Skidaway Island Presbyterian Church
July 30, 2017
Some people have the idea that all the guys and gals on the Lord’s side are holy, but when you read the Bible you find that’s not the case. God isn’t just God for the good guys. For God so loved the world, we’re told. God’s grace is wonderful. Yet, we’re still surprised when one known for shady dealings and crooked ways experiences grace. Although there are many such stories in Scripture—remember Zacchaeus and the Prodigal Son?—we think it’s unfair. They don’t deserve a second or forty-ninth chance. But do we?
One such shady character in Scripture is Jacob. Remember him? One of the patriarchs in the Old Testament? We’re going to spend some time with Jacob, starting with his dream of the ladder to heaven. This occurred right after he’d cheated his brother, Esau, out of a blessing from their father Isaac. Jacob had already cheated Esau out of his birthright, selling his brother an expensive bowl of soup. Now he’s taken even the blessing designed for his brother. Esau is out for blood. It would have been Cain and Abel all over again, except that Jacob, on his mom’s advice, skips town. This is where our story begins… READ GENESIS 28:10-22
The day had started out rainy. I was hiking through the New York section of the Appalachian Trail, on my way to Maine. There was a lot of road walking this day. After the rain stopped and the clouds parted, walking along the side of a road without any shade was torture. Hot and humid. I couldn’t wait for the trail to turn back into the woods. Then, in the early evening, I came upon a restaurant. I decided instead of a bowl of rice or noodles, I’d have a nice sit-down meal in Air Conditioning. I longed for a crisp salad and a cold beer. I had only about half of mile of road walking before the trail turned back in the woods so I stopped. The air conditioning was heavenly. It was about an hour before dark when I left the establishment.
When I got to where the trail headed out into the woods, I was shocked to find that I was entering Pawling Nature Preserve and for the next 3 or 4 miles, camping wasn’t allowed. This information wasn’t in the guide book. I couldn’t go back, unless I wanted to sleep along the shoulder of the road, so I headed into the woods as light drained from the sky. I decided that, for my own conscience, I wouldn’t “camp.” I’d just sleep. There was no need for a fire or even for my stove, as I’d just eaten. So I went a mile or so into the forest, found a level spot, well off the trail, and rolled out my bivy sack. I put my sleeping bag in it, tied my pack up in the trees, and tried to camouflage my bed roll as much as possible. I brushed my teeth and crawled into my sleeping bag… Although tired, I did not sleep like a baby. I had all kinds of weird dreams—mostly about rangers waking me up.
I was up well before the sun the next morning, stuffed everything into my pack and headed on. When I got through the preserve, there was another road-walk and just a short bit down the trail, I found a place to stop and fix breakfast. Under a set of oaks was a small creek with a mossy spot to sit. I dropped my pack and then noticed across the street was a cemetery. “The Gate of Heaven” was its name.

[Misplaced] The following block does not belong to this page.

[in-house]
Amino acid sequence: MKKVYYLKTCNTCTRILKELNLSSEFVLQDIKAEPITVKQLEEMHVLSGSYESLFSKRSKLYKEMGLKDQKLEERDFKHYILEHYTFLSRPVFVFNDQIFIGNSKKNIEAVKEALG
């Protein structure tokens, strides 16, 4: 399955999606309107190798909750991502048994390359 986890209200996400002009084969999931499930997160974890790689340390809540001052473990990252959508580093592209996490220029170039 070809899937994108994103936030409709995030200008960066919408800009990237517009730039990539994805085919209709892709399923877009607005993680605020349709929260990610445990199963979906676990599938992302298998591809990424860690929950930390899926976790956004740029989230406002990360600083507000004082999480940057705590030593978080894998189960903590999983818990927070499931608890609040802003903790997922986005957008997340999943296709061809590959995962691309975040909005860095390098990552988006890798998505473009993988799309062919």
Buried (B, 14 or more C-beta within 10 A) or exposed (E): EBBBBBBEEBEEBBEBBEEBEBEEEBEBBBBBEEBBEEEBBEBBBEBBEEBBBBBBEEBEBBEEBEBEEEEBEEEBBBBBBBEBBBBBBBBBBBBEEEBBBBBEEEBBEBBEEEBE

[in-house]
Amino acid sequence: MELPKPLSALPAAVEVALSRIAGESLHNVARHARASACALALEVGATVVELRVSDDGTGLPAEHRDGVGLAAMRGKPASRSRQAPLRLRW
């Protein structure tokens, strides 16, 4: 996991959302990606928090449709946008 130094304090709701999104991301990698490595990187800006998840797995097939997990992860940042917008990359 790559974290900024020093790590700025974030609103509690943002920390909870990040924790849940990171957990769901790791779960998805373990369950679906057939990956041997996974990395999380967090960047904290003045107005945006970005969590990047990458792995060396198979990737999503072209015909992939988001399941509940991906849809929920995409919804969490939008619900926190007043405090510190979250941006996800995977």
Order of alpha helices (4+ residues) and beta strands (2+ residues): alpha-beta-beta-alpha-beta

“How awesome is this place!” Jacob says. “This is none other than the house of God, this is the gate of heaven.” And I, too, awoke to find the Gate of Heaven… God is closer to us than we think, whether in Judean Hill Country, the mountains of New York State, or the marsh around Skidaway Island. This world is God’s altar. And yes, I, too, believe that God sometimes speaks to us in dreams as he did with Jacob, although I don’t remember any dreams of angels that night.
Let’s look at Jacob for a minute. As I’ve tried to emphasize, he’s really a jerk. After ripping off his brother twice, he decides he’d better skip town… He’s in such a hurry that he either forgets or doesn’t have time to pack a bedroll. You’d think that as Jacob fled, his conscience would have bothered him a bit. Furthermore, the place he stops is coincidental. He’s between major episodes in his life, the taking of his brother’s blessing and finding a wife (or wives, as in his case). He only stops because it’s dark. In this site, between events, when nothing is expected to happen unless Esau catches up with him, God intervenes.
As he flees, Jacob makes his meager bed, probably thinking he’d sleep and be quickly on his way at dawn. We’d think he’d lay awake and worry about the brother he hurt, or at least worry about what would happen to him if his older brother got his hands around his neck… But it’s not that way for Jacob. Instead of tossing and turning all night, he lays down, using a rock for a pillow, and sleeps like a baby.
But he dreams. Again, we might think that Jacob’s conscience would have been bothering him such that his dream would have been a nightmare, but it wasn’t. He dreams of a ladder or a stairway which reaches from the earth to the heavens and upon which angels travel up and down. However, the significance isn’t in the dream. The dream is to grab Jacob’s attention. What’s significant is the Lord’s appearance, giving him the same promise that had been given to his father and grandfather.